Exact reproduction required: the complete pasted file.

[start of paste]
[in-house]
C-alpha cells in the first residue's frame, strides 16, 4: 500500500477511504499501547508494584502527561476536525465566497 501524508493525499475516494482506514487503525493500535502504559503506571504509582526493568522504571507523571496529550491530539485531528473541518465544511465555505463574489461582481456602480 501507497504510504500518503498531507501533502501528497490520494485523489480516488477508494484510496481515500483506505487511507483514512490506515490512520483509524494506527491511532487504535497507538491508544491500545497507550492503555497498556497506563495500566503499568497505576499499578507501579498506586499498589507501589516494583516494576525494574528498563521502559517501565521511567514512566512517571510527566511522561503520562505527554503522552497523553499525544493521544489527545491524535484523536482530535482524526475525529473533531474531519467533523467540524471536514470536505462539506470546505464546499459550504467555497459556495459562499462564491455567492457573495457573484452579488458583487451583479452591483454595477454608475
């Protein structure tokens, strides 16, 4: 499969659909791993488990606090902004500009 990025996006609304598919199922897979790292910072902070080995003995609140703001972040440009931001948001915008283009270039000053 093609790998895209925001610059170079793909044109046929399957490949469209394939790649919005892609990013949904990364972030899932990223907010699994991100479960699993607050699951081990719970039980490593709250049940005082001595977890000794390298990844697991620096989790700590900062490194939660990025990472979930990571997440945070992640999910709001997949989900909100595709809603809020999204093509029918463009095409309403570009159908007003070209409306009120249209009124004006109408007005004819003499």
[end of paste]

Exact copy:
[in-house]
C-alpha cells in the first residue's frame, strides 16, 4: 500500500477511504499501547508494584502527561476536525465566497 501524508493525499475516494482506514487503525493500535502504559503506571504509582526493568522504571507523571496529550491530539485531528473541518465544511465555505463574489461582481456602480 501507497504510504500518503498531507501533502501528497490520494485523489480516488477508494484510496481515500483506505487511507483514512490506515490512520483509524494506527491511532487504535497507538491508544491500545497507550492503555497498556497506563495500566503499568497505576499499578507501579498506586499498589507501589516494583516494576525494574528498563521502559517501565521511567514512566512517571510527566511522561503520562505527554503522552497523553499525544493521544489527545491524535484523536482530535482524526475525529473533531474531519467533523467540524471536514470536505462539506470546505464546499459550504467555497459556495459562499462564491455567492457573495457573484452579488458583487451583479452591483454595477454608475
């Protein structure tokens, strides 16, 4: 499969659909791993488990606090902004500009 990025996006609304598919199922897979790292910072902070080995003995609140703001972040440009931001948001915008283009270039000053 093609790998895209925001610059170079793909044109046929399957490949469209394939790649919005892609990013949904990364972030899932990223907010699994991100479960699993607050699951081990719970039980490593709250049940005082001595977890000794390298990844697991620096989790700590900062490194939660990025990472979930990571997440945070992640999910709001997949989900909100595709809603809020999204093509029918463009095409309403570009159908007003070209409306009120249209009124004006109408007005004819003499």